[Types-sig] recursive types, type safety, and flow analysis

scott scott@chronis.pobox.com
Wed, 22 Dec 1999 06:47:24 -0500

On Wed, Dec 22, 1999 at 01:45:43AM -0800, Greg Stein wrote:
> On Wed, 22 Dec 1999, scott wrote:
> I posted a set of 4 cases a few messages ago. Without control flow
> analysis, the type checker cannot determine which of the four cases is
> being used when it analyzes f(). 

for easy reference, they're at:

2 of those 4 cases use 'del' in the global space. I'm inclined to
believe that those 2 cases are beyond the scope of static type

I've even recently written code that does just that, creating a
module-as-object interface, where the deleted variables are parallell
to private variables in a class -- basically inaccessible. I would not
expect static typing mechanism to grok that module, and would be fine
with simply having it ignore the possibility of undefined names that
result from 'del' or other runtime behavior. It certainly seems like
an exceptional case that has undue complications in a static type
system.  Do you see any relatively easy way to handle it more
accurately ?

The other 2 cases seem handleable at compile time under a system which
builds typedecl information by reference (*) -- iteratively or 2-pass,
whichever works out best, sans flow-control analysis, and at compile
time, with a separate typedecl-name namespace mechanism.  Any
information distinguishing case 1 from case 2 (like redefining g() 
inside f) would either fall under local namespace type-ing  or something 
which should, IMO, not be handled by a static type system.

> The compiler *will* be able to generally verify types. It just can't
> handle a determine which of a set of alternatives an object will have at a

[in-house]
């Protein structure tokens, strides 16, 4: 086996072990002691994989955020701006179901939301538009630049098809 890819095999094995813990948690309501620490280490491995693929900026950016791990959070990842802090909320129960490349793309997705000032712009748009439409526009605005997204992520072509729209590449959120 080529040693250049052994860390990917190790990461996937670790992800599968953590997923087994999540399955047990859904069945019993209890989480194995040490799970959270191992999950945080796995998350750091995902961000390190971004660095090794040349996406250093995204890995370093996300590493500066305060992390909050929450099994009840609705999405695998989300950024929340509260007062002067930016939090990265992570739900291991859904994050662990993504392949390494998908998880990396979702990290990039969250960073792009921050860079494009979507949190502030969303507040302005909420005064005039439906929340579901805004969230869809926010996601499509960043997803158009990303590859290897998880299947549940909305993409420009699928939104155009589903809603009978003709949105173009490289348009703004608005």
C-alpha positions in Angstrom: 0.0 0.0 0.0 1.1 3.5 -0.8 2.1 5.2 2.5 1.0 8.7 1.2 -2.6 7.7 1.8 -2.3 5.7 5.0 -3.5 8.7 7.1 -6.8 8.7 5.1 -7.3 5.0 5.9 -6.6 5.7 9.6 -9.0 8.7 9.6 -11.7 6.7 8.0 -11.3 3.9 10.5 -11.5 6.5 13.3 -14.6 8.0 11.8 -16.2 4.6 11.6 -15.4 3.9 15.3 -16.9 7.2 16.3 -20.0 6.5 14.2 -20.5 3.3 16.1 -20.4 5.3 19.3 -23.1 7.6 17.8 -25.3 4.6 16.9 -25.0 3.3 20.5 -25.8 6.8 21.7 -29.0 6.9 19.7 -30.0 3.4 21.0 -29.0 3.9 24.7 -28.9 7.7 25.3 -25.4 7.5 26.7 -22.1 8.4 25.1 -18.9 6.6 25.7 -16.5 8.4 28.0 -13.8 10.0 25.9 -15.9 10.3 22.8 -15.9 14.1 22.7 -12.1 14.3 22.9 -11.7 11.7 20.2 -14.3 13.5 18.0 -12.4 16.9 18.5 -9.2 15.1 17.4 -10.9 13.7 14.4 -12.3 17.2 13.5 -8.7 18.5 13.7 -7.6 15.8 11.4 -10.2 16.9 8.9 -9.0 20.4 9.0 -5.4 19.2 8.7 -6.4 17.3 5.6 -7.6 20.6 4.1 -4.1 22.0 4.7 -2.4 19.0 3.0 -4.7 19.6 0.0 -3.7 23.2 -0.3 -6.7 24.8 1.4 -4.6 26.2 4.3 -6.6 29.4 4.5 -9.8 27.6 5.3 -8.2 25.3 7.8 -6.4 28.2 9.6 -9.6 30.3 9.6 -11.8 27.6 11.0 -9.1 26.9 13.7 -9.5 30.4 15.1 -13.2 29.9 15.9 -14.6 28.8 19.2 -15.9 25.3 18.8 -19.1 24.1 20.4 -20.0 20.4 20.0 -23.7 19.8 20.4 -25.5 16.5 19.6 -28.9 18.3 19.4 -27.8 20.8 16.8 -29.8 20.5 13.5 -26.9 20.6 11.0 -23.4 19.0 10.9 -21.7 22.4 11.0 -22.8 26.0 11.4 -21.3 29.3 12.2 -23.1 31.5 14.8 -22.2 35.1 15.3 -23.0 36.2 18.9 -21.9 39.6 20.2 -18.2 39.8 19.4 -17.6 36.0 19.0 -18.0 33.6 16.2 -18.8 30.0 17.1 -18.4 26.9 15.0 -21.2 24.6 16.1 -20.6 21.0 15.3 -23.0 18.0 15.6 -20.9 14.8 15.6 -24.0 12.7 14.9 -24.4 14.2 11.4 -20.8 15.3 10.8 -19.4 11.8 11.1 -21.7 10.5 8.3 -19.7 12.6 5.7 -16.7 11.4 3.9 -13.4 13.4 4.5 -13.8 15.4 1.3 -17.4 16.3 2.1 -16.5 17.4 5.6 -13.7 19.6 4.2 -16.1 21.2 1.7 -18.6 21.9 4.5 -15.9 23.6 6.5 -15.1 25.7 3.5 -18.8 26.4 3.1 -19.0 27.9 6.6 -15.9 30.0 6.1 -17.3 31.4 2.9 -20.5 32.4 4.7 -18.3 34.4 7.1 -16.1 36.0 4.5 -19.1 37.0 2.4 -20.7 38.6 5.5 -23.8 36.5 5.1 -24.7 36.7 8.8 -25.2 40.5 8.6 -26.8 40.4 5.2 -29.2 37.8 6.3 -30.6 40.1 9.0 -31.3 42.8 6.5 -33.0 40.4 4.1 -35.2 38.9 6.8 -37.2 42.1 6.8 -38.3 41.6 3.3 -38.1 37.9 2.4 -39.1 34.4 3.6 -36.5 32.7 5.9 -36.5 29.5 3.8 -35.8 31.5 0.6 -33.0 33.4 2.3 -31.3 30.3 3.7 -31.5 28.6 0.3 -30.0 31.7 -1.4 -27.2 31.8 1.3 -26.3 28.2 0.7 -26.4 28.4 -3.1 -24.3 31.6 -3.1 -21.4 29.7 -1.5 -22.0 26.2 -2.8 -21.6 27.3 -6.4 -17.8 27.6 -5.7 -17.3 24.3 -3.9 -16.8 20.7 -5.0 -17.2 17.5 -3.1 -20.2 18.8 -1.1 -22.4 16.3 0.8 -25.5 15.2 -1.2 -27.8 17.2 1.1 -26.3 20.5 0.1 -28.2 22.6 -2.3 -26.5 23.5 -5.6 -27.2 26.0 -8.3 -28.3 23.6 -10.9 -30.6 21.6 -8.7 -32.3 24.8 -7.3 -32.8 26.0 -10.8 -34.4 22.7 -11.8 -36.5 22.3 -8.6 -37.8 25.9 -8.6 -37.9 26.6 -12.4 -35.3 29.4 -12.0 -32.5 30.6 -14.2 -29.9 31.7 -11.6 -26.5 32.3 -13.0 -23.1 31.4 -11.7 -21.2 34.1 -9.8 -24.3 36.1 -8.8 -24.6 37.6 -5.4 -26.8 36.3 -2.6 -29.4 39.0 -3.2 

> specific point in type (assuming that object occurs in a different body of
> code than that which is being analyzed).
> Am I being clear enough? It seems like I've said this about three times so
> far...

Yes, I got it, or so I think :) But I think we may have 2 different
expectations of something fairly basic:

decl f(x: Int) -> Int|None
decl g(x: Int) -> Int

def g(x):
    return f(max(x, 1))

def f(x):
    if x > 0:
        return x
        return None

I *want* the static typing to complain and to be warned or blow up
with the message that according to the type information alone, g() is
not verifiably an Int.  It seems like you want this to work without
complaints.  Is this correct?

> > > The origination of this discussion was based on the recursive type issue.
> > > If we have runtime objects, then I doubt we could support the recursive
> > > type thing without some additional work. Or, as I'm suggesting, you do not
> > > allow an undefined name (as specified by runtime/execution order) to be
> > > used in a typedecl.

I still don't see how enforcing your suggestion allows any compile time
checking at all -- unless you you further qualify it with 'used in a typedecl
as it operates at run time'.  What happens at run time should become
more clear once we come up with a way to provide run time access to
compile time static typing.  Run time behavior could even be programmable.


> I'm suggesting a similar mechanism be made available to resolve the
> recursive typedecl issue. Specifically, we provide a way to create a
> partially-defined ("incomplete") typedecl object and bind that to a name.
> That name can then be used; later, the name will become fully specified.
> More thought is needed here, but I'll hold off as this is still premised
> on runtime typedecl availability.


yes, essentially the same way that

struct node {
    int i;
    node * n;

is OK, but

struct node {
    int i;
    node n;

isn't. (gives 'incomplete type' with gcc).  You need to be able to have
a reference to a type and alter it as the type declarations are

> >...
> > > I do believe the information goes into the bytecode, but I don't think